While the team would go on to win three Stanley Cups in its first 39 years of existence, it did so without having finished in first place, either in a single- or multi-division format. The Black Hawks proceeded to have the worst record in the league in 1927–28, winning only seven of 44 games. For the 1928–29 season, the Black Hawks were slated to play in the new Chicago Stadium, but due to construction delays and a dispute between McLaughlin and Chicago Stadium promoter Paddy Harmon, they instead divided their time between the Coliseum, the Detroit Olympia, the Peace Bridge Arena in Fort Erie, Ontario, they moved to Chicago Stadium the following season. By 1931, with goal-scorer Johnny Gottselig, Cy Wentworth on defense, Charlie Gardiner in goal, the Hawks reached their first Stanley Cup Final, but fizzled in the final two games against the Montreal Canadiens. Chicago had another stellar season in 1932. However, two years Gardiner led his team to victory by shutting out the Detroit Red Wings in the final game of the Stanley Cup Finals.
Ronald Jeffrey Hextall is a Canadian former professional ice hockey goaltender who played 13 National Hockey League seasons for the Philadelphia Flyers, Quebec Nordiques, New York Islanders. He served as assistant general manager for the Flyers for one season, was promoted to general manager of the Philadelphia Flyers, replacing Paul Holmgren on May 7, 2014, he held this position for four and a half seasons. Before this he served as assistant general manager for the Los Angeles Kings, who won the Stanley Cup in 2012. Hextall played 11 of his 13 seasons over two stints with the Flyers, he is a member of the Flyers Hall of Fame. During his rookie season in 1986–87, he was awarded the Vezina Trophy as the league's top goaltender and led the Flyers to the Stanley Cup Finals. Despite the Flyers' loss to the Edmonton Oilers in seven games, he won the Conn Smythe Trophy as the playoffs' most valuable player, making him one of only five players to win the trophy in a losing effort. Injuries in the middle of his career contributed to a drop in his playing ability.
Upon his return to Philadelphia, Hextall regained confidence and form, recording goals against averages below 3.00 in each of his five subsequent seasons – the lowest of his career. He retired from the NHL at the end of the 1998–99 season. Hextall became the first NHL goaltender to score a goal by shooting the puck into the opponent's empty net, against the Boston Bruins in the 1987–88 season; the following season, he became the first goaltender to score in the playoffs, by shooting the puck into the Washington Capitals' empty net. His mobile style of play, in which he provided support to his defencemen by coming out of the goal area to play the puck was revolutionary, inspired future generations of goaltenders, such as Martin Brodeur, he was known for being one of the NHL's most aggressive goaltenders: he was suspended for six or more games on three occasions, had more than 100 penalty minutes in each of his first three seasons, set new records for the number of penalty minutes recorded by a goaltender in the NHL.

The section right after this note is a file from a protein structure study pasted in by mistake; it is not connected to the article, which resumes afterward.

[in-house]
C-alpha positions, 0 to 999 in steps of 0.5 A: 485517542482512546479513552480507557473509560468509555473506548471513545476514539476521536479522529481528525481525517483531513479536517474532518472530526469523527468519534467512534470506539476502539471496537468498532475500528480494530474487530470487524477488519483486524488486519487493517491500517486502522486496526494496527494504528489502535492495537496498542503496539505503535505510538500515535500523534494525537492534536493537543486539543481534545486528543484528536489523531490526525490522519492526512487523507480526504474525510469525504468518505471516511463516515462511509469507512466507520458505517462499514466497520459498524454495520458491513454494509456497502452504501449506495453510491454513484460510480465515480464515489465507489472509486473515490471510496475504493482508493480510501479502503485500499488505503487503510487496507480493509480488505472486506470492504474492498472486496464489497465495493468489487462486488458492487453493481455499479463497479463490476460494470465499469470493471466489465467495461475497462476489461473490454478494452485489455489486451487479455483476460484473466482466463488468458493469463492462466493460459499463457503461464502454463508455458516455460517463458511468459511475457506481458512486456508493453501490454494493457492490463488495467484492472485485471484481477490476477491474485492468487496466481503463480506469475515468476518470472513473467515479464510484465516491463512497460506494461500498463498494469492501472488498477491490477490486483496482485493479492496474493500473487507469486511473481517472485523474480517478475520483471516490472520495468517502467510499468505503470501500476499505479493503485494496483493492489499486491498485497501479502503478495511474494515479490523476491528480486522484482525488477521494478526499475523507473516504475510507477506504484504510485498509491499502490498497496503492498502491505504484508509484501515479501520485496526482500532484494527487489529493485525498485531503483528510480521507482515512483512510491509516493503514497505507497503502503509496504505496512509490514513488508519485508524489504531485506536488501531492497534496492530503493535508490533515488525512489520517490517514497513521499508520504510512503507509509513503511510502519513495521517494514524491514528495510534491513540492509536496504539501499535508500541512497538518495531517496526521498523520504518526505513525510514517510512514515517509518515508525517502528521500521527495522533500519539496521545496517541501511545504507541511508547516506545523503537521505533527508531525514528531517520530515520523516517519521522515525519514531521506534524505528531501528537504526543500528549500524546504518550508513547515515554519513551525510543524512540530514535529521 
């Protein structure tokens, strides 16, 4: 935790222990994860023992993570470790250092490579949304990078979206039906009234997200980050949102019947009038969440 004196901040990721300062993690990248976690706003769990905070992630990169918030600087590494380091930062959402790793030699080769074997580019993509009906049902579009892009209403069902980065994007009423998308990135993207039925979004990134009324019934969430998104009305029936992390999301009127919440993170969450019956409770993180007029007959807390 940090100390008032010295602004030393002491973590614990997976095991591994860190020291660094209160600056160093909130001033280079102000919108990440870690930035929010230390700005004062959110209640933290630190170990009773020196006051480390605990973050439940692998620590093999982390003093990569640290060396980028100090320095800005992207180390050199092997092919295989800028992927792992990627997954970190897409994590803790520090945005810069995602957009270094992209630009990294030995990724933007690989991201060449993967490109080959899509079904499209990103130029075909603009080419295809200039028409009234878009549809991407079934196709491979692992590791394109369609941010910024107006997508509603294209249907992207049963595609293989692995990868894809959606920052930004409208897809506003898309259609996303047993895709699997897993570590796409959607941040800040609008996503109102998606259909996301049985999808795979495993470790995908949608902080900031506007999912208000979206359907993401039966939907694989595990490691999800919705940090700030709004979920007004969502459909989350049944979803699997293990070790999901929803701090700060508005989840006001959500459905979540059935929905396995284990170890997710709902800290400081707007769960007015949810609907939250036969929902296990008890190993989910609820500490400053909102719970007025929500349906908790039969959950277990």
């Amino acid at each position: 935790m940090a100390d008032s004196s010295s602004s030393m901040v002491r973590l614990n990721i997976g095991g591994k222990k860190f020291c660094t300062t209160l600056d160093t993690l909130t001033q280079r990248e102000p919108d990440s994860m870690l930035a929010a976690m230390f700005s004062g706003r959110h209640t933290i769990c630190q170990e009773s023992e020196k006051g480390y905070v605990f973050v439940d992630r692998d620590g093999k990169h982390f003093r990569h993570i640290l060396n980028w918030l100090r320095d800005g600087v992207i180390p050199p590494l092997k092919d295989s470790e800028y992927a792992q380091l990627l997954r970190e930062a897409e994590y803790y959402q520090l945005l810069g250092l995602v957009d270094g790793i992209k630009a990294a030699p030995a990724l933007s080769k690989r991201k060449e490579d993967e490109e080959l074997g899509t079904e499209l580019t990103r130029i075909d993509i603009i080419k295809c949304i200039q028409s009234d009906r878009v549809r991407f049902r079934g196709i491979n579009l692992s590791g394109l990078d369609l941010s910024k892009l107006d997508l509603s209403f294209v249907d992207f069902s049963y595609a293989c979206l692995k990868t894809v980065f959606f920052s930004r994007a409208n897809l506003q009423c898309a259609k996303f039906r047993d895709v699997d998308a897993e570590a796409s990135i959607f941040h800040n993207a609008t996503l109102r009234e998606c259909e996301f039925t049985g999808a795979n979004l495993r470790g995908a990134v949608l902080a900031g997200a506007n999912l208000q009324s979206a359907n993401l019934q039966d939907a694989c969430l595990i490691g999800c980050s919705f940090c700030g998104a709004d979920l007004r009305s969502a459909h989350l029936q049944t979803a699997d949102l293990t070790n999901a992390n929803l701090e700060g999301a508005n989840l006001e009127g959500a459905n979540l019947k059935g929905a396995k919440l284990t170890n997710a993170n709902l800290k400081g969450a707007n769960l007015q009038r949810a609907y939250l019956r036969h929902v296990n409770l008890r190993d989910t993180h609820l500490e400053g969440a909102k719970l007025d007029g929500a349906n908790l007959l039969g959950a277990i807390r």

Ron Hextall was born on May 3, 1964 in Brandon, the third and youngest child of Bryan and Fay Hextall. Hextall is a third-generation NHL player - his grandfather, Hall of Famer Bryan Hextall, played 11 seasons with the New York Rangers, was inducted into the Hockey Hall of Fame in 1969, his father, Bryan Hextall, Jr. played in the NHL for 10 seasons, most notably for the Pittsburgh Penguins, his uncle, Dennis Hextall, played 14 seasons of NHL hockey, not staying with any one club for longer than five years. During his youth, Hextall saw his father and uncle roughed up by the Philadelphia Flyers, whose aggressive style of play for much of the 1970s gave the team the name "Broad Street Bullies". Hextall reflected that during this period he "hated the Flyers."Because of his father's career, Hextall's education was far from stable. At school, he achieved B and C grades, putting in the minimum amount of effort, but his mind remained on hockey, goaltending. "Everybody else would be working and I'd be drawing pictures of Tony Esposito and Jimmy Rutherford," he recalled.